Chemical Recycling

Chemical recycling comes into play when mechanical recycling reaches its limits, for example in products where multiple types of plastics are used together. While most rigid plastic waste can be processed quite effectively through mechanical recycling, flexible materials (e.g., plastic film) are still predominantly incinerated or sent to landfill. Chemical recycling is the only way of overcoming this challenge. It involves altering the chemical composition of the plastic to produce pyrolysis oil from plastic waste. This synthetic oil can then be used to make any type of plastic or product. Because the quality of these products is effectively comparable to virgin plastics, they can also be used in tightly regulated areas such as the food and medical industries. Plastic waste thereby becomes a valuable raw material.

OMV has been exploring the potential for utilizing post-consumer plastics, i.e., polyethylene, polypropylene, and polystyrene, through chemical recycling since 2011. The Austrian Research Promotion Agency has also contributed to this effort with subsidies covering part of the project investment. The first test facility was launched in 2013. In 2018, the next-level test facility – the ReOil®® 100 pilot plant – began fully refinery-integrated operation with a processing capacity of up to 100 kg/h and a production capa­city of up to 100 l/h of pyrolysis oil.

In 2021, the final investment decision () was made to build a prototype of a ReOil®® demonstration plant at an intermediary refinery scale with a design capacity of 16 kta. This plant, called ReOil®® 2000, will be fully operational in 2023. To finance this project, OMV entered its first-ever green loan agreement. This is aligned with the green loan principles and is based on a green and project-specific external due diligence appraisal, called a second party opinion, and a project-specific green financing framework. The plant will be fully integrated within the petrochemical production units at the Schwechat refinery in Austria, enabling OMV to guarantee the best use of resources, maximum efficiency, and the highest industrial safety standards, while creating around 50 new jobs. It represents a crucial step in developing ReOil®® into a commercially viable, industrial-scale chemical recycling technology with a processing capacity of up to 200 kta by 2026/2027.

The pyrolysis oil produced in the ReOil®® plant is further processed into monomers in the refinery’s steam cracker to produce high-quality base chemicals for the plastics industry. At Borealis, these monomers are then converted into high-grade polymers. Borcycle™ C represents the portfolio of chemically recycled polyolefins that Borealis is offering to the market. These products are suitable for very demanding applications such as food contact materials. Borcycle™ C is not only the label for the portfolio of chemically recycled products offered to its customers, but also the designated name for Borealis’ own technology solutions for chemical recycling. Along with Borcycle™ M, in which “M” stands for mechanical recycling, it forms the Borcycle™ portfolio of all-round solutions for plastics circularity based on the Borcycle™ technology suite launched in 2019.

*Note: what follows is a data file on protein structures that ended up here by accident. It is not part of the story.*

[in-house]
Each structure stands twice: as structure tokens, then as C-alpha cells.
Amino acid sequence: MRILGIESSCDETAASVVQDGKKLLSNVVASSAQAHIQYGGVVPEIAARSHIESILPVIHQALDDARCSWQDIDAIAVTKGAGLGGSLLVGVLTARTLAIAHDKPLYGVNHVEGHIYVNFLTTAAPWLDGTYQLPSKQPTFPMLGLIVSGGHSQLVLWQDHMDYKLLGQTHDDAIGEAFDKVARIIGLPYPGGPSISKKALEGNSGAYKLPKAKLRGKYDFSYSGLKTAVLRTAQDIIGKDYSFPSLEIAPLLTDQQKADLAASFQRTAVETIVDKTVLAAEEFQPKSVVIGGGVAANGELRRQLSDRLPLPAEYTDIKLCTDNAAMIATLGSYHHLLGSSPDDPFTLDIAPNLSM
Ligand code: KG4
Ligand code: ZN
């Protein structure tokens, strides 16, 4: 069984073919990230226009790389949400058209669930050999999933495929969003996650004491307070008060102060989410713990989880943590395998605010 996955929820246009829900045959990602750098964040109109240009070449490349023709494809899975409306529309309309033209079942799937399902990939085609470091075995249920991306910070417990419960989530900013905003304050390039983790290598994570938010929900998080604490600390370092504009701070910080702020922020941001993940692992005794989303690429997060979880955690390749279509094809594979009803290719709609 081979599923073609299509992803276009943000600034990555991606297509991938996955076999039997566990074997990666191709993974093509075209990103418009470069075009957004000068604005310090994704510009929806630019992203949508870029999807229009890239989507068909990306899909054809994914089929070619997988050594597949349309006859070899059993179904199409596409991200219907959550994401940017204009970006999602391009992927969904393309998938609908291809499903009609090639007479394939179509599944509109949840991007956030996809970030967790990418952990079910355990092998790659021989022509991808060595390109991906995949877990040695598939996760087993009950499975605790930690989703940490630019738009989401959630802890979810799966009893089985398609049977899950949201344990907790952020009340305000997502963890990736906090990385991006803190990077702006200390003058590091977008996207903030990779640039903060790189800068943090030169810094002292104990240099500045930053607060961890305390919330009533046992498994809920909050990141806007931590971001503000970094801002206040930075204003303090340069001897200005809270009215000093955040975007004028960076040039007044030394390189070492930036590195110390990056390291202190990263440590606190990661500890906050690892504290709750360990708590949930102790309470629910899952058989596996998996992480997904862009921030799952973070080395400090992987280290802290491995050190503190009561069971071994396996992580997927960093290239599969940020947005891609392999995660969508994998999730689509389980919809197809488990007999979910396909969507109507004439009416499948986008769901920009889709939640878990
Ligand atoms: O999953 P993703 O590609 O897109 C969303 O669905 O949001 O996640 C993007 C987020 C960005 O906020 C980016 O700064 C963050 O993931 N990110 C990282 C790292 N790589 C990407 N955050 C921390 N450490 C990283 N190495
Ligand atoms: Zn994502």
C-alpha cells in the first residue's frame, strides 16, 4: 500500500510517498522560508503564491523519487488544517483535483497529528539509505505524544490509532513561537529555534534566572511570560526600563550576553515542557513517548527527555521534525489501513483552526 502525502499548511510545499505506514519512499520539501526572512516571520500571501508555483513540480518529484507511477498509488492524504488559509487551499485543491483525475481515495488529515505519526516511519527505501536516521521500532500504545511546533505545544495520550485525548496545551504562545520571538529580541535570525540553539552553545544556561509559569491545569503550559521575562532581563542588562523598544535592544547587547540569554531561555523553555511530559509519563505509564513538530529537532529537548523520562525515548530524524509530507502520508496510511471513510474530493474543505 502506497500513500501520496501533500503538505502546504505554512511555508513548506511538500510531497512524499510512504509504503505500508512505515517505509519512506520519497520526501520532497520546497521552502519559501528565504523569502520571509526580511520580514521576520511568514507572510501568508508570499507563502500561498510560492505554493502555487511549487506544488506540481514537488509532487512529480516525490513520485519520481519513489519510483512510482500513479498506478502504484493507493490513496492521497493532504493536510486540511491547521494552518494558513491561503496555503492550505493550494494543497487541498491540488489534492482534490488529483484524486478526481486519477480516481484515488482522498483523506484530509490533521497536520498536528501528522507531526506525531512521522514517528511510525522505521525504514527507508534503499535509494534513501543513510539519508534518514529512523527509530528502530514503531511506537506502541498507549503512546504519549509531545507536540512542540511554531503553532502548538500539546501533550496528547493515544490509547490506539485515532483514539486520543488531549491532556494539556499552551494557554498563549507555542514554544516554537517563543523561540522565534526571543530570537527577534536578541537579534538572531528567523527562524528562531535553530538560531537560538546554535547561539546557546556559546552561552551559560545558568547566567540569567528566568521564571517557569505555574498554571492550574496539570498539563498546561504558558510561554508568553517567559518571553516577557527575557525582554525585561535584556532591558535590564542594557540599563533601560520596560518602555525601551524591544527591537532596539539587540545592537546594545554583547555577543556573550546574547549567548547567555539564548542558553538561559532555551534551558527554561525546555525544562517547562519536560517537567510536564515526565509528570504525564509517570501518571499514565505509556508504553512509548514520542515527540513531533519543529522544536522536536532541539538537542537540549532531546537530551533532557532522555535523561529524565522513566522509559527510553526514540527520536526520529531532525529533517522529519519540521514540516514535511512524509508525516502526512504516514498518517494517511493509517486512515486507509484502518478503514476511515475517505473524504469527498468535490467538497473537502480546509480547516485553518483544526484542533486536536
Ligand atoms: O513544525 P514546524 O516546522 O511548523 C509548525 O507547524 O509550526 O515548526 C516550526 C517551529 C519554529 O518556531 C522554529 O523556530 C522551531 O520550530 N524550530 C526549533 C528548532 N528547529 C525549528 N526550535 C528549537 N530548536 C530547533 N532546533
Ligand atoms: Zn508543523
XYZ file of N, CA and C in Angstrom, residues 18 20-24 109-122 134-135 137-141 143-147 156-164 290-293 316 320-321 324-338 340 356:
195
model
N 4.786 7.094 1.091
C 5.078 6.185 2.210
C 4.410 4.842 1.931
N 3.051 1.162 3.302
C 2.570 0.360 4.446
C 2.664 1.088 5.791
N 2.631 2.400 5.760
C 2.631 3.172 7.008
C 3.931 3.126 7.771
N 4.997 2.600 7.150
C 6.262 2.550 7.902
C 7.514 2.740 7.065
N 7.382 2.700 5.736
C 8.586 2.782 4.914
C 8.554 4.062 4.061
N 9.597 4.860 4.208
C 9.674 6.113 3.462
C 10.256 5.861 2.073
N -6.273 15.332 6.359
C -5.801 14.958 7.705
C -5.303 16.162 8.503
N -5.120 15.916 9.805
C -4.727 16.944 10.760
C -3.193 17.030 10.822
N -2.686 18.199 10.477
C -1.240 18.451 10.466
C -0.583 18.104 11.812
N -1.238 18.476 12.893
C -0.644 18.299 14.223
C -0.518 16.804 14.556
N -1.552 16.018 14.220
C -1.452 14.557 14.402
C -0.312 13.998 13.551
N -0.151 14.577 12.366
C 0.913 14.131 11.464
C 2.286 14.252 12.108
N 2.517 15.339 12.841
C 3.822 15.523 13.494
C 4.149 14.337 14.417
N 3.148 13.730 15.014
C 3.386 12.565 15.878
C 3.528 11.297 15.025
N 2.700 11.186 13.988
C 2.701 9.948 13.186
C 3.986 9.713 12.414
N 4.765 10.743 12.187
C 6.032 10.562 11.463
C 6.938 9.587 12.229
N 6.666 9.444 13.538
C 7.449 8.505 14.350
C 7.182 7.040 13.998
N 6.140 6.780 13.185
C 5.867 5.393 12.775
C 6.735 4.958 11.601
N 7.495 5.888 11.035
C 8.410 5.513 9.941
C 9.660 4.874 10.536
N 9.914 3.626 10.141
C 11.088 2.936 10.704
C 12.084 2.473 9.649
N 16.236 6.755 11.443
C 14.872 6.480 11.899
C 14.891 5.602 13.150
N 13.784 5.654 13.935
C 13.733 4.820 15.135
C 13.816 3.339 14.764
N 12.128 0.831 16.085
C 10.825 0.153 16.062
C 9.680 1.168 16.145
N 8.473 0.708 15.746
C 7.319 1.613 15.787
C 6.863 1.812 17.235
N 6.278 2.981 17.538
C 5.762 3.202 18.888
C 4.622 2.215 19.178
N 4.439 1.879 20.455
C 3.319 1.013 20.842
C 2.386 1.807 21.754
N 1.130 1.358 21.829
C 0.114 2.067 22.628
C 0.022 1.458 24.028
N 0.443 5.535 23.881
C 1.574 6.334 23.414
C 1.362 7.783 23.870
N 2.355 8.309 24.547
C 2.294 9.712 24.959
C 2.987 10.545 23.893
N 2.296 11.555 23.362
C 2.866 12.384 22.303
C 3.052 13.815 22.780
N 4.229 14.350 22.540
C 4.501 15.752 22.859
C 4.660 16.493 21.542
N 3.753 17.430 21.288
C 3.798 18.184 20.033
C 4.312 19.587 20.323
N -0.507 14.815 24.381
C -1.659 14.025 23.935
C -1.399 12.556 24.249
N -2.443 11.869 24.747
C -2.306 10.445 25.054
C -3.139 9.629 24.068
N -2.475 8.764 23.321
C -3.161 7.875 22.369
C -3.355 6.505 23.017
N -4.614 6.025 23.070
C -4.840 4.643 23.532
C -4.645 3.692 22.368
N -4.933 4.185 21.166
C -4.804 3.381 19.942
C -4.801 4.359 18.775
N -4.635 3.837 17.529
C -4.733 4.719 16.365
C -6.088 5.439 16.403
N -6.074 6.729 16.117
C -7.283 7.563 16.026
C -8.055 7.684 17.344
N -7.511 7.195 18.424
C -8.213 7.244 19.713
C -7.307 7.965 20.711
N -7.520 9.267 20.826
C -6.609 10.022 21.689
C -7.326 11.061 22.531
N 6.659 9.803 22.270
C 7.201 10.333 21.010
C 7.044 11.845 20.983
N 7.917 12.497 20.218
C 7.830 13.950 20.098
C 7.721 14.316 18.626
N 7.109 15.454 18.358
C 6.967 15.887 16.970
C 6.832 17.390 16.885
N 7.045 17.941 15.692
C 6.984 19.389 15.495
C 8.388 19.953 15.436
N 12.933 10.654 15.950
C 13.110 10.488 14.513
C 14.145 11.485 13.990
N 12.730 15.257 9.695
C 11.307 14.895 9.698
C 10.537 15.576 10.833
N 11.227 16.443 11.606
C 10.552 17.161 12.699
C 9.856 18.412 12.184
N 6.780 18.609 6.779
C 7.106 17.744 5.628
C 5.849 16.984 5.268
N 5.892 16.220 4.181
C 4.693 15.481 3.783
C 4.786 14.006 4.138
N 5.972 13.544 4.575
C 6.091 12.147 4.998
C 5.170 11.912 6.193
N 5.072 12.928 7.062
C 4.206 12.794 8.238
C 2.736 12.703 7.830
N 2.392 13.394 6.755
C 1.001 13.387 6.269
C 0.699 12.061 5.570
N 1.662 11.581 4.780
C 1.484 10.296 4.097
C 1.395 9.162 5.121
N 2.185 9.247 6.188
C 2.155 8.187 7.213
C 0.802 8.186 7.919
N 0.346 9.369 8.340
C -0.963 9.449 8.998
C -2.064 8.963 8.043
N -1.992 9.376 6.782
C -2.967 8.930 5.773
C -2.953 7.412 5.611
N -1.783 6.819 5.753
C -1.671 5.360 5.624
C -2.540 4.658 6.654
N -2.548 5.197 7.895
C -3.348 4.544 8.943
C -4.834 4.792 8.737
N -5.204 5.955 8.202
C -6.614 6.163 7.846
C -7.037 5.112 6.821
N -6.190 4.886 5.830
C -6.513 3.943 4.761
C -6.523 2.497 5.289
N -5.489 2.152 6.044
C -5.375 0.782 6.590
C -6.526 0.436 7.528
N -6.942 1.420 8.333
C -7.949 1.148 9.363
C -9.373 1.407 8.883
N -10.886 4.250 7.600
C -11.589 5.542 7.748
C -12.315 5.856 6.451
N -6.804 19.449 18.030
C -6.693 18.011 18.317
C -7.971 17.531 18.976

Management and Due Diligence Processes

The innovative ReOil®® process uses moderate pressure and normal refinery operating temperatures to convert used plastics into pyrolysis oil, which is then used to produce high-quality base materials for the plastics industry.

Selection of Feedstock

The ReOil®® facility can process different forms of plastic waste, ranging from household waste to waste from commercial and industrial sources. The main feedstocks are polyethylene (e.g., films), polypropylene (e.g., food packaging and car parts), and polystyrene (e.g., packaging and insulation materials). Currently, the recycled feedstock is sourced almost exclusively from Austrian waste sorting facilities.


Plastic is an excellent heat isolator with poor heat transfer properties, compared with glass or metal. These properties, which make plastic desirable in everyday life, also make it difficult to break down. OMV’s proprietary ReOil®® technology is based on pyrolysis, a well-known refinery process during which thermoplastics are first melted and then cracked at a temperature of about 400°C. This means that long-chain hydrocarbons are cracked into shorter-chain light hydrocarbons. One of the inherent challenges in pyrolysis stems from the fact that, compared with glass or metal, plastics are notoriously difficult to melt, and once melted, are highly viscous, which impairs the heat transfer necessary for pyrolysis. The ReOil®® technology is unique compared to that of competitors because of the use of an innovative heat transfer technology, which allows the viscosity of the molten plastic to be reduced and thus heat transfer to be improved. As a result, the ReOil®® process is scalable to industrial scale (up to 200 kta). Thanks to the integration into OMV’s refinery in Schwechat, Austria, ReOil®® also achieves higher yields than other non-integrated chemical recycling technologies.


The ReOil®® pilot plant and the ReOil®® 2000 demo plant are both certified according to the International Sustainability & Carbon Certification (). ISCC PLUS is a sustainability certification that is well-recognized by all stakeholders in recycled and biobased materials, providing traceability along the supply chain and verifying that companies meet environmental and social standards. Compliance with the certification means that for each ton of circular feedstock fed into the ReOil®® plant and replacing fossil fuels, a certain proportion of the output can be classified as circular by using the mass balance approach.

Emissions Reduction